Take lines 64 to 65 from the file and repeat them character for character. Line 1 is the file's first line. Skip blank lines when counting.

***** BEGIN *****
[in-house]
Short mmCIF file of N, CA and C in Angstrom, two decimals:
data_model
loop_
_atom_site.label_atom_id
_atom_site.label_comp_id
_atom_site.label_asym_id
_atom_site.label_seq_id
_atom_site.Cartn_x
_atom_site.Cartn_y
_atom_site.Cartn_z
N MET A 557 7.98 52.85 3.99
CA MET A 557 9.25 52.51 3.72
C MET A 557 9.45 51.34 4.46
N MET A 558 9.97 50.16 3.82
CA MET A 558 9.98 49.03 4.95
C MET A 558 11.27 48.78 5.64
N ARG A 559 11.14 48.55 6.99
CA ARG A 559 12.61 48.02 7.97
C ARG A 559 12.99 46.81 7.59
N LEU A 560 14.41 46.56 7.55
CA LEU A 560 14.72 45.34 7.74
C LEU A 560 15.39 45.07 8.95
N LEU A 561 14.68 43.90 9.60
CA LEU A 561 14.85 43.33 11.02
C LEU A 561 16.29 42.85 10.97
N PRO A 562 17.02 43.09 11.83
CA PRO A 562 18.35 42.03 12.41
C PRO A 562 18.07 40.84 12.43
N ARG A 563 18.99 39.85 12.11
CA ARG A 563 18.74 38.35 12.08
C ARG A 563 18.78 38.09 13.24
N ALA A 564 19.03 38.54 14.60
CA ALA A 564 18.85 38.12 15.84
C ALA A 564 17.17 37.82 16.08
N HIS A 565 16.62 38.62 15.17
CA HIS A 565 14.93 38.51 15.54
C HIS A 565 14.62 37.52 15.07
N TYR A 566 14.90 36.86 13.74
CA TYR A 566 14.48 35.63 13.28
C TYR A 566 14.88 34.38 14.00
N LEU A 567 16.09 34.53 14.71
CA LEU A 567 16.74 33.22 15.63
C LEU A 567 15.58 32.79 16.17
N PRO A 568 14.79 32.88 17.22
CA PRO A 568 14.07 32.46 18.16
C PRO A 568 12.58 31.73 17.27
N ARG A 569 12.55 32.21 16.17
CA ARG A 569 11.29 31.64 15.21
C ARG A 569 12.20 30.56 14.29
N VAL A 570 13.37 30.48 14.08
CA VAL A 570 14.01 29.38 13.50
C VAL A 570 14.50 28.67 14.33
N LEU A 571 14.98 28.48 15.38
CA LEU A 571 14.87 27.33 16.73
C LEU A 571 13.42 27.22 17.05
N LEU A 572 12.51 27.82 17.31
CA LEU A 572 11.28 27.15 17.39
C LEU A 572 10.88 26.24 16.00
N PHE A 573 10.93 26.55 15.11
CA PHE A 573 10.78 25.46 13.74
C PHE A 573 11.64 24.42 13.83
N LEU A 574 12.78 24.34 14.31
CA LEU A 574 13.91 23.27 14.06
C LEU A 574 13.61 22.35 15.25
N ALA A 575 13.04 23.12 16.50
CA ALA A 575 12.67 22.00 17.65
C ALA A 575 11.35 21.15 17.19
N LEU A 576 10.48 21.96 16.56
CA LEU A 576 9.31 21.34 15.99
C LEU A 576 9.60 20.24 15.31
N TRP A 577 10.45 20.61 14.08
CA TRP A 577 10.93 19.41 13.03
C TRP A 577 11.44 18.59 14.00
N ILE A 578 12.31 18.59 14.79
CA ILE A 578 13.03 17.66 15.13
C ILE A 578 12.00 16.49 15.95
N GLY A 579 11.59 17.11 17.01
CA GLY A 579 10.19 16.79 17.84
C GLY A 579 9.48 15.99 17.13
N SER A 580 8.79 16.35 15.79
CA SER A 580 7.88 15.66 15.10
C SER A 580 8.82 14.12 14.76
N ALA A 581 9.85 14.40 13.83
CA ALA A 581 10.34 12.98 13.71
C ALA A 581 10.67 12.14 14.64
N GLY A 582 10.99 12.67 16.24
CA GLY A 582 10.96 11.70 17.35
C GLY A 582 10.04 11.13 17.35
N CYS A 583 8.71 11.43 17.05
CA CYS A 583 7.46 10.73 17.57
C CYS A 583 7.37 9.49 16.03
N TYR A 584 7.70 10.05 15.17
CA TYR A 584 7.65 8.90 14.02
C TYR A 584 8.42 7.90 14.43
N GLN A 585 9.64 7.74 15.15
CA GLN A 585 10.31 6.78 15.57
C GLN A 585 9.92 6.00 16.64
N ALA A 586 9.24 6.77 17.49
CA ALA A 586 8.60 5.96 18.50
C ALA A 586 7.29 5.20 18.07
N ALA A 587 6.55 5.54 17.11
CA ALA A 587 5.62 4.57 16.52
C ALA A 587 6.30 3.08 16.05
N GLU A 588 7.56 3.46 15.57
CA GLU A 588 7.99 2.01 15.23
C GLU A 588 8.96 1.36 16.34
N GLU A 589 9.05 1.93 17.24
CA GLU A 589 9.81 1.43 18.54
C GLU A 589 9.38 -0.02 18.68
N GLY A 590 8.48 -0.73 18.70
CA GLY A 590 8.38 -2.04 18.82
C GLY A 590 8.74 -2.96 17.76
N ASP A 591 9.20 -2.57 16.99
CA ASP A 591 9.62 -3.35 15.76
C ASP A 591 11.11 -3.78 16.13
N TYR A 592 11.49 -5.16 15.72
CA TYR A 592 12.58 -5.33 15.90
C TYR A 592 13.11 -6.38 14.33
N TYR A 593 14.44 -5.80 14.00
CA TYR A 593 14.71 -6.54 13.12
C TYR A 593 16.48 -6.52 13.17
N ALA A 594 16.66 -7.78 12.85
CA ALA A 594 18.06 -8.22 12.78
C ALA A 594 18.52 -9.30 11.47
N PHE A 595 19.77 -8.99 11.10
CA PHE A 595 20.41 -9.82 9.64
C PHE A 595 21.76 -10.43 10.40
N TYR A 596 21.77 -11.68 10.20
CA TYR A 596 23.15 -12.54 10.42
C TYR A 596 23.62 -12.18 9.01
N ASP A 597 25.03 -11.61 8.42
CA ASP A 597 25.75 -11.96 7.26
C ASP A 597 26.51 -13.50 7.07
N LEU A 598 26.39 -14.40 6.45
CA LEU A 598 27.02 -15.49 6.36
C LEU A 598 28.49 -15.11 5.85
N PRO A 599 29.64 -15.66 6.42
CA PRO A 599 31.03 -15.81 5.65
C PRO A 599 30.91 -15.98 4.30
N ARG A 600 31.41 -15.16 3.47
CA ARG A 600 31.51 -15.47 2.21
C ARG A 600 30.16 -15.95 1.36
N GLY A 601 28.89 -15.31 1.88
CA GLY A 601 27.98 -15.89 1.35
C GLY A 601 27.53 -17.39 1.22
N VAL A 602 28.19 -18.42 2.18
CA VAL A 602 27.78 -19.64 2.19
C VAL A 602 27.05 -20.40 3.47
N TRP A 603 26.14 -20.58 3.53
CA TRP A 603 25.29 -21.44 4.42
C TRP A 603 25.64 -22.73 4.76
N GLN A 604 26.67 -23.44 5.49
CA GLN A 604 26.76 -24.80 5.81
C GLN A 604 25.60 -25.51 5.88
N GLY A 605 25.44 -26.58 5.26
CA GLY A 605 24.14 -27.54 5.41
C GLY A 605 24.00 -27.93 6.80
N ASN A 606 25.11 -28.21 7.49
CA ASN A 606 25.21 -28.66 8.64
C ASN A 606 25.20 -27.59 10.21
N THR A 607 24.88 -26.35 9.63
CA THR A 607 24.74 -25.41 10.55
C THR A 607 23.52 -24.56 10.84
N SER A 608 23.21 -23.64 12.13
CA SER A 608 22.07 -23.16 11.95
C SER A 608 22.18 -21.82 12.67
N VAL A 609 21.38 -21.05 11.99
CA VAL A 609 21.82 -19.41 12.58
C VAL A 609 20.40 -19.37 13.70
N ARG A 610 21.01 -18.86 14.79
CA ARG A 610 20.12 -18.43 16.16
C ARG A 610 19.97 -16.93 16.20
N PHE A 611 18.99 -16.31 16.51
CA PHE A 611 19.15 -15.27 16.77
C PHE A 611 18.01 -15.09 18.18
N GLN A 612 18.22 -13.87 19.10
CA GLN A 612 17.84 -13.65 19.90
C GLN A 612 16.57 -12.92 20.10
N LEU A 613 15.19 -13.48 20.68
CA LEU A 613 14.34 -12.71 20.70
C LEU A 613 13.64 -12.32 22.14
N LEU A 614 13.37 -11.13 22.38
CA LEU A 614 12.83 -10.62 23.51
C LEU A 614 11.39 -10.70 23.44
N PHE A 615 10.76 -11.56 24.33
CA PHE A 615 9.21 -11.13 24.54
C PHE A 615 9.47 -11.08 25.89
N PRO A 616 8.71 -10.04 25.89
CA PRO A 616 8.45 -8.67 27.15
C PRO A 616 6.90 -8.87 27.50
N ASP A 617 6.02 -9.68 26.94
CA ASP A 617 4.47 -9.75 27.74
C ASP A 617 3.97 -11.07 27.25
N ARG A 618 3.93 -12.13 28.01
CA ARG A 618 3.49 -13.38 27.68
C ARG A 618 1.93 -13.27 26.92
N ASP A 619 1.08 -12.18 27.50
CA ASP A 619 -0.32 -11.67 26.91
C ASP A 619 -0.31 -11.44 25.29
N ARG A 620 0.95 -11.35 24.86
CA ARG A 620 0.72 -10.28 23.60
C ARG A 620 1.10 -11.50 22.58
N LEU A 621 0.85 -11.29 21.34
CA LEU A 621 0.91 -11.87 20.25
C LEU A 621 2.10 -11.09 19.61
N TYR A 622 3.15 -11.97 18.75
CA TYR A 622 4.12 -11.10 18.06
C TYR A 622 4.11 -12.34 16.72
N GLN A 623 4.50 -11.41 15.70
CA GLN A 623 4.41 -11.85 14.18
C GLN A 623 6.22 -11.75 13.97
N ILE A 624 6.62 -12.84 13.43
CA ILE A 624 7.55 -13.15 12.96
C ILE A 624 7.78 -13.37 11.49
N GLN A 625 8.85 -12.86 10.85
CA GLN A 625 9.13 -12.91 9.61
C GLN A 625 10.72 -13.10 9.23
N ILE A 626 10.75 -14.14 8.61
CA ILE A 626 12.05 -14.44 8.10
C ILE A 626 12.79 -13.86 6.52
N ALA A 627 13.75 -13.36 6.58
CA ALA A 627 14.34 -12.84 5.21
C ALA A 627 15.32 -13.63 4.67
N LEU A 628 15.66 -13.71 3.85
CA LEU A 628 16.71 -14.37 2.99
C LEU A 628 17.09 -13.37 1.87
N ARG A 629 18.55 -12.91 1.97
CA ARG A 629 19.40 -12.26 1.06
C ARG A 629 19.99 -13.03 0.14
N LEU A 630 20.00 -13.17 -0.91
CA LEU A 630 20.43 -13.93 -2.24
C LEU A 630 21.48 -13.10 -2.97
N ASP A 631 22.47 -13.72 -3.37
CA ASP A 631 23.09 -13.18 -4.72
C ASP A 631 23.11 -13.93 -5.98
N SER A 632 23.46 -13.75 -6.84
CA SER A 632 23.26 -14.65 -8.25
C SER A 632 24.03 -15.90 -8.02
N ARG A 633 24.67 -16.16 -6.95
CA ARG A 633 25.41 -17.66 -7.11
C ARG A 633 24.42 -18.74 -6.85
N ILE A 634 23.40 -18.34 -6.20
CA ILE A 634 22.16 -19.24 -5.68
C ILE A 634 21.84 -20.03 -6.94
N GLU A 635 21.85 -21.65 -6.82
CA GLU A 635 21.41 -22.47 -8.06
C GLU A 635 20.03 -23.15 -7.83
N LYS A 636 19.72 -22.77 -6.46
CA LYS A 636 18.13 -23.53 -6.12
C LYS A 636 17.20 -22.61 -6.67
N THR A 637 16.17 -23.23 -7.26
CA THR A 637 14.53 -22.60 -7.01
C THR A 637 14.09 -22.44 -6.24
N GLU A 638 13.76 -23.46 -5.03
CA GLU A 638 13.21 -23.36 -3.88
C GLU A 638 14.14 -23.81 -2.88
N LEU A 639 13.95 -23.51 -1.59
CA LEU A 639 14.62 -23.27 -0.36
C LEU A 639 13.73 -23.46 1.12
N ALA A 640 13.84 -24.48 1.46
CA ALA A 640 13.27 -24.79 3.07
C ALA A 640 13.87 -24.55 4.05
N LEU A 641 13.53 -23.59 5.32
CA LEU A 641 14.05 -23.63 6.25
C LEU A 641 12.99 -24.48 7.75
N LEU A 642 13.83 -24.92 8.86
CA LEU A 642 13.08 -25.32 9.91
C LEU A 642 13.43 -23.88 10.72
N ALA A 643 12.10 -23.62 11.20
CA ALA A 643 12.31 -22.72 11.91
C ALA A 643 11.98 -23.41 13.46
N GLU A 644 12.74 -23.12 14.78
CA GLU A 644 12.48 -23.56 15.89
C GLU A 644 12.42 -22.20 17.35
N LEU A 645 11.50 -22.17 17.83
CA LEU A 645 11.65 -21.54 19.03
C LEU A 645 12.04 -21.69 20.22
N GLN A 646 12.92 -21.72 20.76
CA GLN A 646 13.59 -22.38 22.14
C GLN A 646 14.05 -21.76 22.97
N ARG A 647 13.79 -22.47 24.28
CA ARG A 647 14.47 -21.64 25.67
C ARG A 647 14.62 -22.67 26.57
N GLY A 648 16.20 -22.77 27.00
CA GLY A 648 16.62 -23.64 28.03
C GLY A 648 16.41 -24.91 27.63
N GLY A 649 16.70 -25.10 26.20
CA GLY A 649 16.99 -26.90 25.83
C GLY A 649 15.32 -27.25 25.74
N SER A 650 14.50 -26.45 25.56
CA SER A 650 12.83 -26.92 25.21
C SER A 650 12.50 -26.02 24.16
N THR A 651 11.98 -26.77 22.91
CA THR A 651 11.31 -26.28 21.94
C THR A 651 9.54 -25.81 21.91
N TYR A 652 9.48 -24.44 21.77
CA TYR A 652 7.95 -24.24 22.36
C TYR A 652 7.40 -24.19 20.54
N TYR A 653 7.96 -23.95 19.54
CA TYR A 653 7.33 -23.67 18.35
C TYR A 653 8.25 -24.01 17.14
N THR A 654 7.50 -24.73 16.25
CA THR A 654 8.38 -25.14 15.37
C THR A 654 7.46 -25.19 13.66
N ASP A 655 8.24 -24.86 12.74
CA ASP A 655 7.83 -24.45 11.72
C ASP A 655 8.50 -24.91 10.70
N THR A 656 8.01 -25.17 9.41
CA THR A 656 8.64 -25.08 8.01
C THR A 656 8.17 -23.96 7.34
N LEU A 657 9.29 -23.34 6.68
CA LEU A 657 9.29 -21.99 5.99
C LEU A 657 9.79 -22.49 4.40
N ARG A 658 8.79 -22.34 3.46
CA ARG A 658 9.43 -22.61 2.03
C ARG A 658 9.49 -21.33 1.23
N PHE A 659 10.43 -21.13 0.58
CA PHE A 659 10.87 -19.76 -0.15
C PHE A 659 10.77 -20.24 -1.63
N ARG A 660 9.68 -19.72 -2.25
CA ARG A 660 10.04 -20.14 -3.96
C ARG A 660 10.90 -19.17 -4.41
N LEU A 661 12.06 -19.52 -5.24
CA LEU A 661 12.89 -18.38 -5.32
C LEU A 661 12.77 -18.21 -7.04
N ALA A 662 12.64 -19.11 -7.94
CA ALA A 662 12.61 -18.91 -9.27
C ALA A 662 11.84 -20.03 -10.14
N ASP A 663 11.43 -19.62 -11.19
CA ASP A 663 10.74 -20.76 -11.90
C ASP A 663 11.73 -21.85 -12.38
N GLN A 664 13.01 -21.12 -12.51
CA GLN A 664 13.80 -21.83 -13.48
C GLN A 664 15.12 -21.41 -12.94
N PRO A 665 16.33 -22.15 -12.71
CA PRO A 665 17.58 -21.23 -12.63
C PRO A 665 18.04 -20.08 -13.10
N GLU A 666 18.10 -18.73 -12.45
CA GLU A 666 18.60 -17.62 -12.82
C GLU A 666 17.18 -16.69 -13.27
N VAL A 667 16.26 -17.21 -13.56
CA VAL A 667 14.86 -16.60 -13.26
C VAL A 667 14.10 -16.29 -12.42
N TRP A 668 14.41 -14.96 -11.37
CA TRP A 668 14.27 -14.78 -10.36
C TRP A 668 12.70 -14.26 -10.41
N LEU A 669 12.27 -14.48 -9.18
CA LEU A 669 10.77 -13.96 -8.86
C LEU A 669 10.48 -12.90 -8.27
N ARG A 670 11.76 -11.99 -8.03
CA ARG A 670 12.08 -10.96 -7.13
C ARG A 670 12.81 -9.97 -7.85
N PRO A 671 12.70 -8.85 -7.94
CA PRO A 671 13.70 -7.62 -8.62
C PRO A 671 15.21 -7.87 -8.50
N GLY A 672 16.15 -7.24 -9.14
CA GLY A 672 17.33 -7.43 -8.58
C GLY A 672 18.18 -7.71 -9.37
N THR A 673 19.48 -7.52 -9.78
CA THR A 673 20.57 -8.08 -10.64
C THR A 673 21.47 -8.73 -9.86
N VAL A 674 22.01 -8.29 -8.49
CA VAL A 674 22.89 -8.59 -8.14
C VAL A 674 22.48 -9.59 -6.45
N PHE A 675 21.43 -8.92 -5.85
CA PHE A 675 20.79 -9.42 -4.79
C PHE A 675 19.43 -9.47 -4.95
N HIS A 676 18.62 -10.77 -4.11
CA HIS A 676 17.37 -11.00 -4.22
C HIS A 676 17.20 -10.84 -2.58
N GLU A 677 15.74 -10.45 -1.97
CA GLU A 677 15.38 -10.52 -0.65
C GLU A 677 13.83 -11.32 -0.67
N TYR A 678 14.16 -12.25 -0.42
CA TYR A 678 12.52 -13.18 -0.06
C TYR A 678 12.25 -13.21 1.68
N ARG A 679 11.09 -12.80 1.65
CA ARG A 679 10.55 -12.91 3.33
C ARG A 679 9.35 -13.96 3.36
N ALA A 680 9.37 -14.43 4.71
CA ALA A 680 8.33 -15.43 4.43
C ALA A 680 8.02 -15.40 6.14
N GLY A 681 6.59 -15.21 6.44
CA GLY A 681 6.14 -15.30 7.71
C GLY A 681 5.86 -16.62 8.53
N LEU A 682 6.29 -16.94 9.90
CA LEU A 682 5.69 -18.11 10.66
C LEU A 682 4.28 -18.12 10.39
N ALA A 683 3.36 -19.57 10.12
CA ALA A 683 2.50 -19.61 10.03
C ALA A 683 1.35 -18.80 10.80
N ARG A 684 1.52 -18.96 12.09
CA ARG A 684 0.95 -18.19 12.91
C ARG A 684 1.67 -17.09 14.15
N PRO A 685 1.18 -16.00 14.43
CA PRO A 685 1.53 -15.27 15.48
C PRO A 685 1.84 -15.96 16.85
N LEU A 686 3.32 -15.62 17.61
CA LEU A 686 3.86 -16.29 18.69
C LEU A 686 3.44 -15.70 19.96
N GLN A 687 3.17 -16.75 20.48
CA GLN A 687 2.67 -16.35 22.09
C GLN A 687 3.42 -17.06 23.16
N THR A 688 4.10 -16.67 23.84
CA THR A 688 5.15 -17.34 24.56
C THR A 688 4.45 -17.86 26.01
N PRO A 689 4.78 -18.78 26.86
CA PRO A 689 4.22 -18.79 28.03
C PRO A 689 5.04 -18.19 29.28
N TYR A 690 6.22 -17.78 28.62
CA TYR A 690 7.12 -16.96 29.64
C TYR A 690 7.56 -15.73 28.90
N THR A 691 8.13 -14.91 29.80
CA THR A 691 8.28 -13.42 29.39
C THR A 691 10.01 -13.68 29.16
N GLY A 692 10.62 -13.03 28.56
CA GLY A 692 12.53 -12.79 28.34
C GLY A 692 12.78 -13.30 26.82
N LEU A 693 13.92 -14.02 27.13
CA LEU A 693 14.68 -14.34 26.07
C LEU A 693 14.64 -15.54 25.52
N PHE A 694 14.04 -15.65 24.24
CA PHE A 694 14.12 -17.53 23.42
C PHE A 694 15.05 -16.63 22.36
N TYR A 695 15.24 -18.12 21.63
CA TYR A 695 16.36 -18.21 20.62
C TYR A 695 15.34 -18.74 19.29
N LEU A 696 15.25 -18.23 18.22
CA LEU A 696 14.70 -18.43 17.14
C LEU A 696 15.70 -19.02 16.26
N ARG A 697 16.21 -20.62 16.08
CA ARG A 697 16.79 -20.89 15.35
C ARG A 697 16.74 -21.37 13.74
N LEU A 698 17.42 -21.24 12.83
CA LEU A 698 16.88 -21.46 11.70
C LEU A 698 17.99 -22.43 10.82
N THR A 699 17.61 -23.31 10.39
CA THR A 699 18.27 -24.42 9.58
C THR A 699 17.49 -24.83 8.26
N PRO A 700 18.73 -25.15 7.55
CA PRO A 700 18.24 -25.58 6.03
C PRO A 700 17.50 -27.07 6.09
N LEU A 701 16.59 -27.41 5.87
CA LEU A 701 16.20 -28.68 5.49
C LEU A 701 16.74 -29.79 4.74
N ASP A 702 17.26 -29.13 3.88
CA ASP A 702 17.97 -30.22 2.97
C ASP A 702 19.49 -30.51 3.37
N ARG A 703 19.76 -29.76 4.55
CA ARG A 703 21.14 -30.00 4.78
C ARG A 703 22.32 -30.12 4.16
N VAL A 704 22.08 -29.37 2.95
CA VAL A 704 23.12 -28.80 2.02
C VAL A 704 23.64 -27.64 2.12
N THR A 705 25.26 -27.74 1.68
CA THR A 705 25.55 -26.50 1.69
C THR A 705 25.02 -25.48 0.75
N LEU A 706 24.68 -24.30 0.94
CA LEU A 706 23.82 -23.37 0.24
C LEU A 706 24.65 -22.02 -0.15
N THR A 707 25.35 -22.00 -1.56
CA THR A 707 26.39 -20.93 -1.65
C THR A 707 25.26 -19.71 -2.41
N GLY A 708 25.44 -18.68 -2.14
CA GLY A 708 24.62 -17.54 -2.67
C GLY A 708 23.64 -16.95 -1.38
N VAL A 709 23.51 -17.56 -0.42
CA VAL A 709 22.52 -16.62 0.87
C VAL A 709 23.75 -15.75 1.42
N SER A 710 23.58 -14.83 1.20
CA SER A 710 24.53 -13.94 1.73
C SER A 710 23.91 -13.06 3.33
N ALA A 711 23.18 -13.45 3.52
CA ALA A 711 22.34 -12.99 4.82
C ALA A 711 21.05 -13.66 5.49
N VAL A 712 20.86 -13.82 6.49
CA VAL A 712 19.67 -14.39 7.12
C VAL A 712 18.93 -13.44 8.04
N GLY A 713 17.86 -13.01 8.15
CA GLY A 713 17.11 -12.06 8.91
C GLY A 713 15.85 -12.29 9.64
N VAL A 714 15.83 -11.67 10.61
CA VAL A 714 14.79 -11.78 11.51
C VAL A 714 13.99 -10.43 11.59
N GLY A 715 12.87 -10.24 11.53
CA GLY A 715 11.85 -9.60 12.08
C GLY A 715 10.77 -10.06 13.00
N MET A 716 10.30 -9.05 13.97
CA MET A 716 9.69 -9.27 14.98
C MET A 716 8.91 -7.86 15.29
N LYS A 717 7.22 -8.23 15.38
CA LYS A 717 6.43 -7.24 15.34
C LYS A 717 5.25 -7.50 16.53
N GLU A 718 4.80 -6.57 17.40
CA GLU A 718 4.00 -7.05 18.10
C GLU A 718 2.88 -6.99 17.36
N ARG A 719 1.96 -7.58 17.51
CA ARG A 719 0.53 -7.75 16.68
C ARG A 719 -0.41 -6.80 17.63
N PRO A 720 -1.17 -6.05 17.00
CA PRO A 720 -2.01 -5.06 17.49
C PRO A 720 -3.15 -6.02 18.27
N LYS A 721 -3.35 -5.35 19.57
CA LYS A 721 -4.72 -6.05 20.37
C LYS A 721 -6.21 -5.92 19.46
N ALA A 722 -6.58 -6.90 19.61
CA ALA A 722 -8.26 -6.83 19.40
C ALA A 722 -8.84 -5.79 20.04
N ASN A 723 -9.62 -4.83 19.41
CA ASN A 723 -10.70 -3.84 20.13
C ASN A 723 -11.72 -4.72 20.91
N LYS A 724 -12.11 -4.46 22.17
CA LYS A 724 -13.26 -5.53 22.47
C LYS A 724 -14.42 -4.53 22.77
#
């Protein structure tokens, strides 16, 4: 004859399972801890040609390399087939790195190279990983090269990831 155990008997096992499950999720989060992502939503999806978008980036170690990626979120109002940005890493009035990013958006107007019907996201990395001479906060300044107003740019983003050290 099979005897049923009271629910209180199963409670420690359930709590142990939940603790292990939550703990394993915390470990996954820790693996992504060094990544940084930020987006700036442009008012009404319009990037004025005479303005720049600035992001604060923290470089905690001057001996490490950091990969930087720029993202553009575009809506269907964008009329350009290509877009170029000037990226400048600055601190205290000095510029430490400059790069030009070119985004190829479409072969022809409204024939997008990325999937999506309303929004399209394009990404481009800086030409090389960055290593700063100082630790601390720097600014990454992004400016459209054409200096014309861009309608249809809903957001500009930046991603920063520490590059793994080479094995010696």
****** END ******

CA LEU A 574 13.91 23.27 14.06
C LEU A 574 13.61 22.35 15.25